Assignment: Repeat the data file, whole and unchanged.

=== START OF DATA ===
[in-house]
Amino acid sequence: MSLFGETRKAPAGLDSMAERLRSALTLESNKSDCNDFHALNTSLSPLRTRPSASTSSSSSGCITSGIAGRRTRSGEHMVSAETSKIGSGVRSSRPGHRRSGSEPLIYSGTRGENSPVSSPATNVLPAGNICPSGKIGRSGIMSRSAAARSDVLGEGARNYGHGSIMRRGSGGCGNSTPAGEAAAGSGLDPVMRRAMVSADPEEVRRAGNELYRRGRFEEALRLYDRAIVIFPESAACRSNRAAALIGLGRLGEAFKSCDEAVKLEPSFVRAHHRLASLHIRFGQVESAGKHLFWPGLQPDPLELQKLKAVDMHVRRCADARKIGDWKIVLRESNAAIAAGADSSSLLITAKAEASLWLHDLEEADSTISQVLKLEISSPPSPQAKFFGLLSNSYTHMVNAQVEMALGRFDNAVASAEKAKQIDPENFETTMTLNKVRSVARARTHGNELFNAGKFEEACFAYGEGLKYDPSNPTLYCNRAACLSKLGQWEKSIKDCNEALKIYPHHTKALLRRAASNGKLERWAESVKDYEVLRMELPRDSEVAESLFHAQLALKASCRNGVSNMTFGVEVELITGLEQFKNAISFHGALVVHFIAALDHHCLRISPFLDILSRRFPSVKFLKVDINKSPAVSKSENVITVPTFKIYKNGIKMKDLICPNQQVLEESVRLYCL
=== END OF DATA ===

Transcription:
[in-house]
Amino acid sequence: MSLFGETRKAPAGLDSMAERLRSALTLESNKSDCNDFHALNTSLSPLRTRPSASTSSSSSGCITSGIAGRRTRSGEHMVSAETSKIGSGVRSSRPGHRRSGSEPLIYSGTRGENSPVSSPATNVLPAGNICPSGKIGRSGIMSRSAAARSDVLGEGARNYGHGSIMRRGSGGCGNSTPAGEAAAGSGLDPVMRRAMVSADPEEVRRAGNELYRRGRFEEALRLYDRAIVIFPESAACRSNRAAALIGLGRLGEAFKSCDEAVKLEPSFVRAHHRLASLHIRFGQVESAGKHLFWPGLQPDPLELQKLKAVDMHVRRCADARKIGDWKIVLRESNAAIAAGADSSSLLITAKAEASLWLHDLEEADSTISQVLKLEISSPPSPQAKFFGLLSNSYTHMVNAQVEMALGRFDNAVASAEKAKQIDPENFETTMTLNKVRSVARARTHGNELFNAGKFEEACFAYGEGLKYDPSNPTLYCNRAACLSKLGQWEKSIKDCNEALKIYPHHTKALLRRAASNGKLERWAESVKDYEVLRMELPRDSEVAESLFHAQLALKASCRNGVSNMTFGVEVELITGLEQFKNAISFHGALVVHFIAALDHHCLRISPFLDILSRRFPSVKFLKVDINKSPAVSKSENVITVPTFKIYKNGIKMKDLICPNQQVLEESVRLYCL